The Carter Sans™ typeface family is a robust, sophisticated design that melds distinction and clarity in perfect proportions. The greatest influence and driving force behind the design is, of course, Matthew Carter, whose name the typeface bears. Two other designers, however, also lent an accomplished hand with the design: Dan Reynolds, of Linotype, and Berthold Wolpe.
Carter Sans History
Several years ago, Monotype Imaging was looking for a distinctive new sans serif typeface for the ITC Typeface Library and approached Carter with a collaborative design proposal: for Carter to create the foundation of the design and have complete oversight in the family’s development, and for Reynolds to handle the lion’s share of the Pro character set design and font productization. All parties were in favor of the arrangement, and design began late in 2007. How did Wolpe, who had passed away in 1989, become part of the collaborative team? Carter knew Wolpe quite well, having collaborated with him on a design project at Linotype, and had long admired Wolpe’s work. Wolpe’s posthumous contribution is the subtle refrain from his Albertus typeface that Carter incorporated into the design. Reynolds immediately sensed the Wolpe refrain when he saw Carter’s early sketches for the design. He recalls, “For years, I had been a fan of the lettering and typefaces of Berthold Wolpe. My first impression of the Carter Sans characters was that they reminded me of Wolpe’s work. I instantly liked the typeface.”
Carter Sans History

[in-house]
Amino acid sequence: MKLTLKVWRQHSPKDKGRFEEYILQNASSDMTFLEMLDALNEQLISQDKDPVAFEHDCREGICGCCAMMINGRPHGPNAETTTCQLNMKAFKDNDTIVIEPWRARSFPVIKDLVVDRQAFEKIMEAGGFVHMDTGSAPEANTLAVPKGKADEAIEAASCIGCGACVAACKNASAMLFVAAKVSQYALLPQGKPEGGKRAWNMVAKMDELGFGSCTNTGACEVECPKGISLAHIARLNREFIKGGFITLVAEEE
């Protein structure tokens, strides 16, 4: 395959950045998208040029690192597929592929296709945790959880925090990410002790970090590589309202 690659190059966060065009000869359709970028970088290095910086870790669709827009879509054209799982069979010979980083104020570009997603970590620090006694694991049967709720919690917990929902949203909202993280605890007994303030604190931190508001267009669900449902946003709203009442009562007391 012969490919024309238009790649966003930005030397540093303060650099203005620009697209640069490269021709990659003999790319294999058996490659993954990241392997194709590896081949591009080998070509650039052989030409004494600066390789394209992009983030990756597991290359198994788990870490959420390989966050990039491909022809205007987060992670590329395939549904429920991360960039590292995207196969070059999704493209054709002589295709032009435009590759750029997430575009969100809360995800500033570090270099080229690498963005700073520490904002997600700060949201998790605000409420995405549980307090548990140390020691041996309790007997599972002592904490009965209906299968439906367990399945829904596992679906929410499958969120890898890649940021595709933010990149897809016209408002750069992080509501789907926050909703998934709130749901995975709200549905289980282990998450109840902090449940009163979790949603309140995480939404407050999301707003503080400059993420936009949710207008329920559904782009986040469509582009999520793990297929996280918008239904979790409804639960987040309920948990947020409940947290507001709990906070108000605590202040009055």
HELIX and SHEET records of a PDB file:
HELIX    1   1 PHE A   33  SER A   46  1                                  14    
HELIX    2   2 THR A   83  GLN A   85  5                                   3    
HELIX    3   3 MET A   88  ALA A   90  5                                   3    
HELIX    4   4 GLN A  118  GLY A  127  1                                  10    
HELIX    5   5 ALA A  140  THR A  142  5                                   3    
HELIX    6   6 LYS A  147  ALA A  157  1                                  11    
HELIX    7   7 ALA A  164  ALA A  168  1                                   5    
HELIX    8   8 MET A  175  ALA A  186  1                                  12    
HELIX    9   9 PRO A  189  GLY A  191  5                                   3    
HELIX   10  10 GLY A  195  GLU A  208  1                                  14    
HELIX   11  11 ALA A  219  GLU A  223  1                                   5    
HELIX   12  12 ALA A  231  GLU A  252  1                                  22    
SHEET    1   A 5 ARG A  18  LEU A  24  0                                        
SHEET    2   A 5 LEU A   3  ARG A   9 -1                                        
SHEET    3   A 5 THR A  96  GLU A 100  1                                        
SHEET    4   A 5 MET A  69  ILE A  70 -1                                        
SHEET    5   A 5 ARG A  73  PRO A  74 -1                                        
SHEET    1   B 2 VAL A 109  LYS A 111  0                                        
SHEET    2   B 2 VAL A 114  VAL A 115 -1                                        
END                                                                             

Though not an homage to Albertus, Carter Sans shares the humanistic overtones, hearty shapes and bold simplicity of the Wolpe design. Stroke weights flair slightly, producing just the hint of a serif, and counters do not echo the outside character shapes. Carter describes the design as a “sanserif whose stroke-endings show the effect of the chisel more than the pen.” He was careful to maintain the angularity and crisp shapes of the letters as character weight increases from the Regular, through Medium and Semibold to the Bold design. The final design doesn’t just put on weight — it adds chiseled muscle mass. The italics of Carter Sans have also been kept lean and powerful — with the only vestiges of cursiveness appearing in letters like the ‘e’ and ‘f.’ To supplement the large Pro font character set, which supports most Central European and many Eastern European languages, Reynolds also drew small caps to complement the old style figures drawn by Carter. The result is a design ideally suited to display copy as well as text composition. From his elegant script typefaces of Cascade, Snell Roundhand and Shelly, to the modern classics of Olympian, Charter and Galliard, to the Windows’ system fonts of Tahoma and Verdana, Carter’s typefaces are varied, distinctive, and remarkably versatile graphic communication tools. Carter Sans adds yet another engaging shade to his rich typographic palette. Additionally, the entire Carter Sans family is available as Web fonts, from Fonts.com Web Fonts.